I knew more than I had before, but I still was unsure why heaven had sent us to that home for that girl. With no other options occurring to me, I chose simply to ask Luz. I said, “I have traveled from continents away. I have time to visit only a couple of people in your city. Your leaders have felt inspired to bring me here to this home to visit you. I don’t really know why that is the case. Do you know why I am here?” Luz promptly began to cry. I knew I had asked the right question.

After a few quiet moments, Luz’s branch president broke the silence by saying, “As you know, we have had a land slide in our branch. (I didn’t know that.) Most of the branch members have lost their homes as they slid into the ravine below. Like many others, Luz’s father is camping on the rubble that was their home, waiting until he is allowed to pick through the wreckage to recover anything he can. In the meantime, their family is living at the Church in a classroom, showering in the baptismal font area, and preparing food in the kitchen with many other families.”

At that point, Luz regained her composure and spoke for herself. She said, “I love my family. My mother is very tired. (That was obvious and understandable.) I’m trying very hard to help. I help my mother with the cooking, I help my five little brothers with their homework, and I tell them stories at bedtime. I want to do that. I’m not complaining. I just am hoping maybe you can tell me, does Heavenly Father know I am here? Does He care? Is He happy about what I am doing?”

Voilà. I knew why those leaders had felt inspired to take me to see that faithful young woman. I was there speaking in a language not my own to a girl I had never met to enable me to be His voice, to give His hug, to offer His encouragement. Small me. Big purpose. Everywhere. Everyone. One at a time.

While in London, after a large meeting, I met with a group of local Women’s Organization leaders to determine where I might be able to be useful for the two hours before our next meeting. Those leaders decided on visits at the homes of two widows in the neighborhood. I eagerly delighted in meeting those valiant sisters, then returned to the stake center where we had originated with still a little time to spare.

I noticed a Young Women president I had met earlier standing near us with a thoughtful look on her face. When asked, she shared that there was a particular young woman in her stake that she felt would really benefit from a visit. The others did the calculations and determined that there wasn’t time to get to her home and back before our next obligation, but the strength of that Young Women president’s feeling prevented my parting with the proposed visit entirely. Those accommodating leaders put their heads together and determined that if I left the stake conference on Sunday morning immediately after the session and drove directly to that girl’s home for a visit, I could leave the visit and hurry to the airport to rendezvous with my husband in time for our flight back to the U.S. We committed to the plan.

The next morning, I hustled out of that morning session and jumped into the car of the Young Women president who had proposed the visit. We drove across town to the townhome of a young woman I’ll call Elena. Elena herself answered the door as if she had been waiting for us. I had learned on the drive there that Elena had recently had a miscarriage. She was at a crossroads – confused and unsure where she would go next. After greeting us, Elena’s parents excused themselves and left just Elena, her Young Women president, and me to sit side by side on a floral sofa to talk. I learned that Elena was from Paraguay, a country we had visited many times. She was wearing a red dress very similar to the one I was wearing. I felt an immediate affection for and connection to that seeking, sorrowing young sister.

Our time together was limited by my flight schedule, so we launched quickly into the subject at hand. I expressed my compassion for Elena and asked her how she was feeling. She confessed that she felt pretty good physically, but she felt alone, confused, and stuck emotionally and spiritually. At that moment, it seemed easier to her to hide than to press forward. Certainly, she couldn’t simply return to her Young Women class on Sunday as if nothing had happened. My heart ached for her in her despair.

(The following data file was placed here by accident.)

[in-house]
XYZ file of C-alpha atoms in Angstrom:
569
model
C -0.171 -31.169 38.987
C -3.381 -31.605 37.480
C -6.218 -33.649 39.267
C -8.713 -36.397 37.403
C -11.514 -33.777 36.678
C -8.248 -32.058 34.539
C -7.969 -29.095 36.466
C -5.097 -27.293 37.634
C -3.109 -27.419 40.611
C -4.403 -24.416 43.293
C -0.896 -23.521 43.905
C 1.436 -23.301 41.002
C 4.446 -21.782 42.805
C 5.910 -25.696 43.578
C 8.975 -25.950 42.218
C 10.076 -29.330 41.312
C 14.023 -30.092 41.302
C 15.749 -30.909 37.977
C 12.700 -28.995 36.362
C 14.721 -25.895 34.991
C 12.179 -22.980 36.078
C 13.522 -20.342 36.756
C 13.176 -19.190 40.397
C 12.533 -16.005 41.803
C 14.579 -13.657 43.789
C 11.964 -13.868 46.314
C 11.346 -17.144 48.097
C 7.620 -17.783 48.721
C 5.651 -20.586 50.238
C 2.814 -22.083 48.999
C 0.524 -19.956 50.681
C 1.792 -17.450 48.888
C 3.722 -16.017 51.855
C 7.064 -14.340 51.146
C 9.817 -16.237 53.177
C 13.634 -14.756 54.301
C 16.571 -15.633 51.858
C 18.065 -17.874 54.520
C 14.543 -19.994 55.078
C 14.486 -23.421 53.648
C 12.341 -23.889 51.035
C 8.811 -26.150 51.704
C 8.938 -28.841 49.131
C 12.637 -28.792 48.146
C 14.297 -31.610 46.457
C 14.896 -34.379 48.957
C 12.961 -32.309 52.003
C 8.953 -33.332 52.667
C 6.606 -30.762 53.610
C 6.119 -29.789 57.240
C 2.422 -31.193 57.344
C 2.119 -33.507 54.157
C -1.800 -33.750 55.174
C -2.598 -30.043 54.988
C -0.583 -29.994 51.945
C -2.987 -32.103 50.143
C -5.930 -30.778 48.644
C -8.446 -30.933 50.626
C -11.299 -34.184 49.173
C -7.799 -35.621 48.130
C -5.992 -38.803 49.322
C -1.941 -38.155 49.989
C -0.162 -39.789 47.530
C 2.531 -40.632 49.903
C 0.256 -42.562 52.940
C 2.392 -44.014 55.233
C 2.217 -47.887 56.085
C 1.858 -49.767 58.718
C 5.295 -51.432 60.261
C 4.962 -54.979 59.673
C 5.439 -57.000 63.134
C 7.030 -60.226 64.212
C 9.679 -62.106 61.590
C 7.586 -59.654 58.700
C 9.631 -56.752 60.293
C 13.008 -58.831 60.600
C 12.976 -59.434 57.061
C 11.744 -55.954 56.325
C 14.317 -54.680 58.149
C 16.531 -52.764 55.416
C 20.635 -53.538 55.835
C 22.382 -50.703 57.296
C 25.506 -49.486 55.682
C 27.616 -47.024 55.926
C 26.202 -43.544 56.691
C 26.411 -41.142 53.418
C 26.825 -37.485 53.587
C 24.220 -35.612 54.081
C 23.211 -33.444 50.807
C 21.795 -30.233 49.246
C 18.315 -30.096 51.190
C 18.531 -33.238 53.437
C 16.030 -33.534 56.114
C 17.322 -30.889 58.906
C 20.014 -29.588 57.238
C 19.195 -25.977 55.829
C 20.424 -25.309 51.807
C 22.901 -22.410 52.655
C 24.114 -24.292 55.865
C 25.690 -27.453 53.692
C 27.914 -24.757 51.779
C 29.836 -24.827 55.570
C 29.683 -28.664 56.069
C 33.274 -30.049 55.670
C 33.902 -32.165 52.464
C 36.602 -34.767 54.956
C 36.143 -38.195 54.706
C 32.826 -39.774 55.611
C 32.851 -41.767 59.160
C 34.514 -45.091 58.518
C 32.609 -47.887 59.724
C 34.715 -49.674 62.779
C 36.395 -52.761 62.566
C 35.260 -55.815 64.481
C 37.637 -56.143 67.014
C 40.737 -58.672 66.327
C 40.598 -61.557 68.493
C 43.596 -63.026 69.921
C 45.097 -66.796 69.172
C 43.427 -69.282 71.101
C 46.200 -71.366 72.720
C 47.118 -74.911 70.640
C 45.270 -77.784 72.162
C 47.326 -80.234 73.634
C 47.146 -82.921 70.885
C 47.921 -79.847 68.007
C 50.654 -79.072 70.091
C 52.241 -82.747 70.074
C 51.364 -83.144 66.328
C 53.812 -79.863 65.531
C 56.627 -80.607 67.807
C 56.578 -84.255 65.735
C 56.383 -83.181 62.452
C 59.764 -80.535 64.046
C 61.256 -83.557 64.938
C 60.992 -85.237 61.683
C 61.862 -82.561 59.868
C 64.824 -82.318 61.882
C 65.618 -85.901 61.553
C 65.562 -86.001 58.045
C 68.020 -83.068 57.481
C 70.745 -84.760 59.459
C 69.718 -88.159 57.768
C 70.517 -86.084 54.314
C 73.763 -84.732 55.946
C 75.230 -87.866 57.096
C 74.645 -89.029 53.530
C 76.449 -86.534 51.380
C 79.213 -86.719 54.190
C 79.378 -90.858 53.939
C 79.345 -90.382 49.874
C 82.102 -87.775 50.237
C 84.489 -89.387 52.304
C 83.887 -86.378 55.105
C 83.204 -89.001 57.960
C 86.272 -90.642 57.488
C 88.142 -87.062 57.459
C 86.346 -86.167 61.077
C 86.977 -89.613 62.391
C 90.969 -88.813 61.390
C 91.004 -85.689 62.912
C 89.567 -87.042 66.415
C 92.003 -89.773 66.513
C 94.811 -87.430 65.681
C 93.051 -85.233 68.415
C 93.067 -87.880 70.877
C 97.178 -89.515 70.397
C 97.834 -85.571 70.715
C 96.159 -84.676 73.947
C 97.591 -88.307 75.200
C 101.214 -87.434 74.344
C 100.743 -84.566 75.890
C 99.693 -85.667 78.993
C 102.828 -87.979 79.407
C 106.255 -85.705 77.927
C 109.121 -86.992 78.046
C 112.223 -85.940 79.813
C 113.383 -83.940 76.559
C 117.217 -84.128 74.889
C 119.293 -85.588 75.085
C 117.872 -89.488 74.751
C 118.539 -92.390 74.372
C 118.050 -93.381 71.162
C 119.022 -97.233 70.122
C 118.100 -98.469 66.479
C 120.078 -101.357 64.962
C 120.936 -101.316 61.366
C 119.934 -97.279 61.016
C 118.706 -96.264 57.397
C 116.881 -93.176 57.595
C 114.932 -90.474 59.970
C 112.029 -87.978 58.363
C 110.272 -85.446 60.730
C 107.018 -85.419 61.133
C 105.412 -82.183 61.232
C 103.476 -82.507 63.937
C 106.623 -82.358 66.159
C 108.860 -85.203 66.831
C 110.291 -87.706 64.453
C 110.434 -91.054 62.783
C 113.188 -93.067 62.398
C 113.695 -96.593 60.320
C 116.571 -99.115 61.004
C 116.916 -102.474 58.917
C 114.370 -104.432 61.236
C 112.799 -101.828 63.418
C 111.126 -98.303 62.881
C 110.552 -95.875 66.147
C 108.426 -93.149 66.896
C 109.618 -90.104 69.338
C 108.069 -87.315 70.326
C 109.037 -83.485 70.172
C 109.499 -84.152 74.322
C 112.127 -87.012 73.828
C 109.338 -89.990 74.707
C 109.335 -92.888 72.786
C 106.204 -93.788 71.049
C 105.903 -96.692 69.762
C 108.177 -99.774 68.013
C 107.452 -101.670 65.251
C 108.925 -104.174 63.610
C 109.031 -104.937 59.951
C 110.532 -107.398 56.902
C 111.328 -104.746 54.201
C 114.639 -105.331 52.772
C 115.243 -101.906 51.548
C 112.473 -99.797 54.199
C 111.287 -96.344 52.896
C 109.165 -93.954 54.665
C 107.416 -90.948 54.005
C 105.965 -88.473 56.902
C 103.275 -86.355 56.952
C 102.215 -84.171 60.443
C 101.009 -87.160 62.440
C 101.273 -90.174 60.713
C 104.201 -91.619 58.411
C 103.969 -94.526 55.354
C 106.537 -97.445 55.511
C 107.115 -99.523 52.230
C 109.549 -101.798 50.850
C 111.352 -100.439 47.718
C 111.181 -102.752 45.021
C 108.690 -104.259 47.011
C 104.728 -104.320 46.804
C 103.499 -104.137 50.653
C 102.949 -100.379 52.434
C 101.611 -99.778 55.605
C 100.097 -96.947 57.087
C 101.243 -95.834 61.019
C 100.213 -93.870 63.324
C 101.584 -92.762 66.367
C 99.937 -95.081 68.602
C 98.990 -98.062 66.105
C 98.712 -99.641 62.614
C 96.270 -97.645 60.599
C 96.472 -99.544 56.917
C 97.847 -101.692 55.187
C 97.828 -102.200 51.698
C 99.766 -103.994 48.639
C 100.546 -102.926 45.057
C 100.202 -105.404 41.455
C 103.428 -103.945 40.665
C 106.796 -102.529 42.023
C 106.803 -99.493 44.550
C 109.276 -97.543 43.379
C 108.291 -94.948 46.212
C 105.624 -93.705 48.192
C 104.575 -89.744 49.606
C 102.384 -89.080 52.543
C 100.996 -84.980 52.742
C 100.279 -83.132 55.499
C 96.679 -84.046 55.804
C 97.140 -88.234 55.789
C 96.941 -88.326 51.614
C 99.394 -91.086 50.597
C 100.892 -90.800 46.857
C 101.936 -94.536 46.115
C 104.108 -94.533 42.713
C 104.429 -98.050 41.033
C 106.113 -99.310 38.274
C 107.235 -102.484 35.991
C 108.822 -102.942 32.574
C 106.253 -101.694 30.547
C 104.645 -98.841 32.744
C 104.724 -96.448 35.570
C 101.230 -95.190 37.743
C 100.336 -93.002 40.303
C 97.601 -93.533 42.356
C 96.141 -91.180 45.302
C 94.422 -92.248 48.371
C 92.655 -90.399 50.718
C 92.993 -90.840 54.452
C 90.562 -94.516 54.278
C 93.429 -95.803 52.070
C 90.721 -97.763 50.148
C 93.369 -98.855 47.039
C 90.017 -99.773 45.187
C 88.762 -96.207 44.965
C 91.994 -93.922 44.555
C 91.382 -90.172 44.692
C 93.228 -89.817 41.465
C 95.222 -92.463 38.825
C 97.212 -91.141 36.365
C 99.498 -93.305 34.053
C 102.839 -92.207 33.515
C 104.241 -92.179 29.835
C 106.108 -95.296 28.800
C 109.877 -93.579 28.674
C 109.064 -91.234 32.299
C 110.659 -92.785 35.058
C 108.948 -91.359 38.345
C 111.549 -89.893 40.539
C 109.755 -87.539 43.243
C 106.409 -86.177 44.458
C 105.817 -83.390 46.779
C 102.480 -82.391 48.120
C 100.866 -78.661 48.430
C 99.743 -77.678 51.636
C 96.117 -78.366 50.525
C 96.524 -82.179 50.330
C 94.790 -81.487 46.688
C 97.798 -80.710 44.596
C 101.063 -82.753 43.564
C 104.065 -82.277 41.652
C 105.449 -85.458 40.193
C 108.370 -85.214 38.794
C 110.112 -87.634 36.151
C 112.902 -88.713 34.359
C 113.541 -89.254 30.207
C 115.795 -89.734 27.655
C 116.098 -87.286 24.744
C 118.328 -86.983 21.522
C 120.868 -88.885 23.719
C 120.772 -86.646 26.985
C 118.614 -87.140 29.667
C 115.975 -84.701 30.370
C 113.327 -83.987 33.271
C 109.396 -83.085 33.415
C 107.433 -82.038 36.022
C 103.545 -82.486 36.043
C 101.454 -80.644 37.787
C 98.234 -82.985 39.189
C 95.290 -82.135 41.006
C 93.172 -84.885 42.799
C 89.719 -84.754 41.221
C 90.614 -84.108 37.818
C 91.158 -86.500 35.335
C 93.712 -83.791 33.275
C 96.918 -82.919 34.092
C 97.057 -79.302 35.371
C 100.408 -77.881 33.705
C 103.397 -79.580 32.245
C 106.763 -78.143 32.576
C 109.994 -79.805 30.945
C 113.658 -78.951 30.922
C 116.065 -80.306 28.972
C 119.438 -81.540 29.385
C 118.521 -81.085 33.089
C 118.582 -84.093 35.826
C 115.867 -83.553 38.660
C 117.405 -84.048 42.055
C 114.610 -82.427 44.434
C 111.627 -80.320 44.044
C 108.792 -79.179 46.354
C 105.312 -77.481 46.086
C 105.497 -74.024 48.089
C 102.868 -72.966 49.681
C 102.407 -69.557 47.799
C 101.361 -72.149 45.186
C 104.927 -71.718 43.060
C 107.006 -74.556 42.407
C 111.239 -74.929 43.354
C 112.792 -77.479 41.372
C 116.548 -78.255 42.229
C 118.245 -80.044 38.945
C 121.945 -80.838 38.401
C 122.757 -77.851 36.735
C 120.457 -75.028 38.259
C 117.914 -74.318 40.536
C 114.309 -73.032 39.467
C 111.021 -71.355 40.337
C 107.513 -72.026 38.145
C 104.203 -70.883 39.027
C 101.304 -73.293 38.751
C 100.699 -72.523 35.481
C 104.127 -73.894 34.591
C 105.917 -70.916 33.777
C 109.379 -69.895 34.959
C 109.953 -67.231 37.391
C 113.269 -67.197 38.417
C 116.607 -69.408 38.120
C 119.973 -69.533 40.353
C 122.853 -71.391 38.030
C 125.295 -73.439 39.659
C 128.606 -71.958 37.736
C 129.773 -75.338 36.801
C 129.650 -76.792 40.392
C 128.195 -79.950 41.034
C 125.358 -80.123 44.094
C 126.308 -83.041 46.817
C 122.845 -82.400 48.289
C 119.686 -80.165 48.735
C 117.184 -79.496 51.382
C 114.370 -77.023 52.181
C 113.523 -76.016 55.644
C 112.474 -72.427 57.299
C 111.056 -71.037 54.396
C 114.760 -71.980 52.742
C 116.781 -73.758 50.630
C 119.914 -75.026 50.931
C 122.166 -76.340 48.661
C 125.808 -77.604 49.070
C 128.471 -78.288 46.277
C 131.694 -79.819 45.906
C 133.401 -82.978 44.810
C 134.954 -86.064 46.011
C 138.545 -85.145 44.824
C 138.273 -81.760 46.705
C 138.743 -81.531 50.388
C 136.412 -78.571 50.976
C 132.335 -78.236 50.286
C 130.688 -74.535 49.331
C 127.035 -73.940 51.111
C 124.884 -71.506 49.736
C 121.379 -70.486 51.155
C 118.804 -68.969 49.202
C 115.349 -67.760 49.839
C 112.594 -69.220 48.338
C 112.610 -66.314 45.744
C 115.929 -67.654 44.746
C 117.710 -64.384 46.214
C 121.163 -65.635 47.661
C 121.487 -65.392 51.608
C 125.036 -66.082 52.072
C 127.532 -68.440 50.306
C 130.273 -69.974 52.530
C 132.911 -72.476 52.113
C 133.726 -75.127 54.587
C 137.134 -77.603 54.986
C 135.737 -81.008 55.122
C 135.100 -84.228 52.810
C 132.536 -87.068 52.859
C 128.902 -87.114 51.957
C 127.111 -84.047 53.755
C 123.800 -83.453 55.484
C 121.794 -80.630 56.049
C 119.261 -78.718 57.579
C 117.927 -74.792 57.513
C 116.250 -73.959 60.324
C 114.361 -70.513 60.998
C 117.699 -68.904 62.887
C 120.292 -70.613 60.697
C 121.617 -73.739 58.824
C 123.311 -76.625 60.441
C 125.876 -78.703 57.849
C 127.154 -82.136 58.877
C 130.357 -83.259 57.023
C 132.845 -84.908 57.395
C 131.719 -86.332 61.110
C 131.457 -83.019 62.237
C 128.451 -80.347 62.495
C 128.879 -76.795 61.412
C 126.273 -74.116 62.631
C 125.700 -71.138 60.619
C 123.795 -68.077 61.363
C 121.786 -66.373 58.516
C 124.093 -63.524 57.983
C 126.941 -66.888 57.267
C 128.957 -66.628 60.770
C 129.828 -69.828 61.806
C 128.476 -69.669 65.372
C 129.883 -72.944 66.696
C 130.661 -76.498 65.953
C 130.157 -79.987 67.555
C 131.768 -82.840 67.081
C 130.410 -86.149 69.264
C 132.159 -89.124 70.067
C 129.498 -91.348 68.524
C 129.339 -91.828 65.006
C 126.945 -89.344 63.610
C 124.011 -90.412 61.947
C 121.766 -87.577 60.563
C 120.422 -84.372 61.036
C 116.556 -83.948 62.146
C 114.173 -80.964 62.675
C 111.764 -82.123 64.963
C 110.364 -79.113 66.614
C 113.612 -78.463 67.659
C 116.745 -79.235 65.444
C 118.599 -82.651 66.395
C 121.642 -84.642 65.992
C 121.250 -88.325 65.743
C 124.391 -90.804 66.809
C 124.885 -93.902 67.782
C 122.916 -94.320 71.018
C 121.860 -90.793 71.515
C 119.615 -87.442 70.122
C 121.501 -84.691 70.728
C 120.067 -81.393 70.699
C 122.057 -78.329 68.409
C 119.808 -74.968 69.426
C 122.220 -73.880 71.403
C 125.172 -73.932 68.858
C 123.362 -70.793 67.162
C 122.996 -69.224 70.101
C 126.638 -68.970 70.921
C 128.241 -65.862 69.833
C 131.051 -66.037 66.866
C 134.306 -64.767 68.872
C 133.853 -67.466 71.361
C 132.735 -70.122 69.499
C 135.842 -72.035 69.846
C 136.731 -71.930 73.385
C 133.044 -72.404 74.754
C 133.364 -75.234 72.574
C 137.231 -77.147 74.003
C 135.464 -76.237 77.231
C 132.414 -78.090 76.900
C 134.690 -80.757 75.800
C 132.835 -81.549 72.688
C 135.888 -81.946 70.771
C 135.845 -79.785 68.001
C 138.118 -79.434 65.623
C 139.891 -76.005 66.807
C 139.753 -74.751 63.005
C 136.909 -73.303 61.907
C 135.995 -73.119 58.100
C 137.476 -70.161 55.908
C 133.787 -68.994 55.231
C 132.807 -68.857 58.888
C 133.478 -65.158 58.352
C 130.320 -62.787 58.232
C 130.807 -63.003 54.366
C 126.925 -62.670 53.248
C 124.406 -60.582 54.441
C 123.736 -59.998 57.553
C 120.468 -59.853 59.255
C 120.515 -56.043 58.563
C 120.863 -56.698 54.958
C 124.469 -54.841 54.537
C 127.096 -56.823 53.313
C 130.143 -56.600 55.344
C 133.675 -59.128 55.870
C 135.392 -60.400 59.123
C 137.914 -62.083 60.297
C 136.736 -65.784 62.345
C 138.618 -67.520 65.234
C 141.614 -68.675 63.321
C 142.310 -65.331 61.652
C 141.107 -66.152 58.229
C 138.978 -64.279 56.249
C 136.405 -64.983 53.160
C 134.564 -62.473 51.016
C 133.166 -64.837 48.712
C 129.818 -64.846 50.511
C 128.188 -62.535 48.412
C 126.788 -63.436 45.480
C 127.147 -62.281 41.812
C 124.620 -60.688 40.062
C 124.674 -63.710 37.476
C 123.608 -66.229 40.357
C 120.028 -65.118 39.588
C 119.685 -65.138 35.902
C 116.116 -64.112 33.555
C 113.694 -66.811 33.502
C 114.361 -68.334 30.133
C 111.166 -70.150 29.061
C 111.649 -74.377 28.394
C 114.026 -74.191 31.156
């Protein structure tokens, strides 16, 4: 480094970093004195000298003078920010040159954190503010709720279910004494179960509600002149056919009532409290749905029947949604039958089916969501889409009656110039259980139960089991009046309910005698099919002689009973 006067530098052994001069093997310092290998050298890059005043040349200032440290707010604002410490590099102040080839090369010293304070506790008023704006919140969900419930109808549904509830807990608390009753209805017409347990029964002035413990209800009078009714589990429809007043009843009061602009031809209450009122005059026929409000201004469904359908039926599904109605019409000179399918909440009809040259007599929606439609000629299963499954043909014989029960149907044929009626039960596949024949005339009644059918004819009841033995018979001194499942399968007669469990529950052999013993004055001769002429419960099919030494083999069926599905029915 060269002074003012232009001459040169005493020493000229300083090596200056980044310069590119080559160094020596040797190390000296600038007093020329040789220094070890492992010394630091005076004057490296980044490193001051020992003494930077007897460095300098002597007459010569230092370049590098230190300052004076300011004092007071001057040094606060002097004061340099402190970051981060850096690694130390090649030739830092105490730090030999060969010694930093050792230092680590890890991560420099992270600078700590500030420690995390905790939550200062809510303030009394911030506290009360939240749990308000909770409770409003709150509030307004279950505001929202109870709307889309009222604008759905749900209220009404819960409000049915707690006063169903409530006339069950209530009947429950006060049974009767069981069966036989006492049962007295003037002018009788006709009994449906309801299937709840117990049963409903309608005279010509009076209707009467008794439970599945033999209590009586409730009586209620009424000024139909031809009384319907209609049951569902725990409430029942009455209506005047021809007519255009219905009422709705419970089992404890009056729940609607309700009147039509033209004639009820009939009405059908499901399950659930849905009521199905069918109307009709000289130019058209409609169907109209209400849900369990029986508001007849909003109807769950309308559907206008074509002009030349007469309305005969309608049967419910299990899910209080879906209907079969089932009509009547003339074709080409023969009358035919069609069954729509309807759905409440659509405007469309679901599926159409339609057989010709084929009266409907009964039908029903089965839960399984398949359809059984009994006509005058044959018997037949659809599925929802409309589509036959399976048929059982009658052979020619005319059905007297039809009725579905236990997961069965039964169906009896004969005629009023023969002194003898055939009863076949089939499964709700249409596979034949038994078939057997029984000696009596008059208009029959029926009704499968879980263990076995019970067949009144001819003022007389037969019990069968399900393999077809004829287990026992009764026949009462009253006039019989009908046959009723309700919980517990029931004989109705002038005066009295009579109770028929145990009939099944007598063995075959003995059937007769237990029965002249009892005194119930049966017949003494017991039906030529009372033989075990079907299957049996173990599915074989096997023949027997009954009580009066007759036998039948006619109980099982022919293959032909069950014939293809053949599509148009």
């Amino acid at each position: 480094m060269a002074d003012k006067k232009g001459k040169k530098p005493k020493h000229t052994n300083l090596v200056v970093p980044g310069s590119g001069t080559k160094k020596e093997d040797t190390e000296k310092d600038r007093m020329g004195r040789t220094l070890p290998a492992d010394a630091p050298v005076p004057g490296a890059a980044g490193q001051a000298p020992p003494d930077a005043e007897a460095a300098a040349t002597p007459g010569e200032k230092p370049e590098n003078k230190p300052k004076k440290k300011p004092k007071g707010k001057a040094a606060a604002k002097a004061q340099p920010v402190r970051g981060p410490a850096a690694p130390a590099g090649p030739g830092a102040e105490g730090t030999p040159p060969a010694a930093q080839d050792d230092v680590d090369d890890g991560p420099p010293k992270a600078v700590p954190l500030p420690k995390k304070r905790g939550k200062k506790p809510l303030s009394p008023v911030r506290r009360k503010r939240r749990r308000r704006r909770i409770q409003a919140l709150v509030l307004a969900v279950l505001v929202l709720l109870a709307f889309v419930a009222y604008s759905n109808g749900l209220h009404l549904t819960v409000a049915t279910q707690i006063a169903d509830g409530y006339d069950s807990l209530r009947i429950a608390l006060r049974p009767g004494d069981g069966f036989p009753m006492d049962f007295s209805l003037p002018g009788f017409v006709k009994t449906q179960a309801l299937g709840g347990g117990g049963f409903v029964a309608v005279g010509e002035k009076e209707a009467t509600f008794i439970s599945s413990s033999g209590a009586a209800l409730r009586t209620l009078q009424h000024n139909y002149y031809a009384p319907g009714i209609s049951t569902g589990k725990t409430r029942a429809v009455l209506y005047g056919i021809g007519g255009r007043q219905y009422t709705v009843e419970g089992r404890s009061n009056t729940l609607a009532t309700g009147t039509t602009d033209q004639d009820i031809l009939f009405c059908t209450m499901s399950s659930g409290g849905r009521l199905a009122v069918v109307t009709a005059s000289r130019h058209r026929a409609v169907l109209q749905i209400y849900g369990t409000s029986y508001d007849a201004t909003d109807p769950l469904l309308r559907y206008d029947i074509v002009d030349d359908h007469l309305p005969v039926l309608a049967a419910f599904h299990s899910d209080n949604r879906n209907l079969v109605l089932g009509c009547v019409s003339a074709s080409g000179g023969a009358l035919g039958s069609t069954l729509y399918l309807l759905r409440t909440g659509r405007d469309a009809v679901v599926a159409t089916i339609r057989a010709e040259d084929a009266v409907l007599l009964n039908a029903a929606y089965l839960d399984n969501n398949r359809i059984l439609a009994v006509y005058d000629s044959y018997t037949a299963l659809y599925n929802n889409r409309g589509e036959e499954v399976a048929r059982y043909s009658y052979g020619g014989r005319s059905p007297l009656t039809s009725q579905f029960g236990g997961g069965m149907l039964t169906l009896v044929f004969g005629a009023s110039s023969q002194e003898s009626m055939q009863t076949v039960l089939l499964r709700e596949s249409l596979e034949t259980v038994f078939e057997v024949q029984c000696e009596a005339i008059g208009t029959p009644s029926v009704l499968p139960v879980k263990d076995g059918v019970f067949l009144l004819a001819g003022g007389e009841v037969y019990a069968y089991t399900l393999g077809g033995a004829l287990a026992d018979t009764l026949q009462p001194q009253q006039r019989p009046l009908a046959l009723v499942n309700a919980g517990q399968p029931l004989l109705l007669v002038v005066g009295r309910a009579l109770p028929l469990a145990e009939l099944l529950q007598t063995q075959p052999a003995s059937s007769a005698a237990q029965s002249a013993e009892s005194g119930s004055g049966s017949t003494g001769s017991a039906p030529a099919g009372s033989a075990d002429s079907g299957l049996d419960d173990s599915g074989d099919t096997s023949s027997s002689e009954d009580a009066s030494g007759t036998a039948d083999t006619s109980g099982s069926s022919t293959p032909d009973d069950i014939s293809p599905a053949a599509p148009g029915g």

Hoping to draw her out of that paralyzing moment, I asked her, “If you had your dream-come-true, where would you be in ten years?” She paused for a moment, but then seemed glad for the invitation to look beyond the messy moment. “Well,” she said, “I will be twenty-six years old. I sort of thought I would be married in the temple and maybe even have a child.” A light appeared in her eyes as she allowed herself to “see afar off” (Moses 6:27).

I continued: “Where would you love to see yourself in five years? In one year?” And then, “So, if you were going to get to those places, where would you need to be next week? Tomorrow?” She knew the answer. She saw the way. She responded with newfound resolve, “I will need to leave my boyfriend. I will return to Church. I can do this!”

I bid Elena farewell and hurried to the airport with a fervent prayer in my heart that that brave and resolute girl would remain brave and resolute.

I don’t always or even often know what exactly becomes of the people I visit after I leave, but occasionally I have the sweet blessing of hearing about or from them. Five years after that meaningful visit, I received an email with a photo attached. I recognized the stunning, dark-haired girl in the photo right away. It was Elena. She was beaming adjacent a handsome fellow. She was wearing a wedding dress. He was beaming, too.

I hungrily read her message that joyfully told me that she had met an American military fellow who was a member of the Church. They had fallen in love and married and were preparing to be sealed in the London temple. Our time together five years earlier had been short but important. She was cherished by God then and forever. He knew her intimately. She was small in the context of humanity, but she was personal and precious to her Eternal Father in Heaven. Everywhere. Everyone. One at a time.

To Elena all those years ago, the bad news had seemed to her that she was unable to hide from God. Others have tried to hide from Him and likewise been unsuccessful. Think of Jonah or Adam and Eve. But really the good news is that God is unwilling to hide from us. He always knows where we are, and He always wants to be near us. We can never fall so far or be so distant that He doesn’t know where we are and “feel after us” (D&C 112:13). Our might may on occasion be in question, but His never is. He is forever mighty to heal, mighty to comfort, and “mighty to save” (2 Nephi 31:19) – Everywhere. Everyone. One at a time.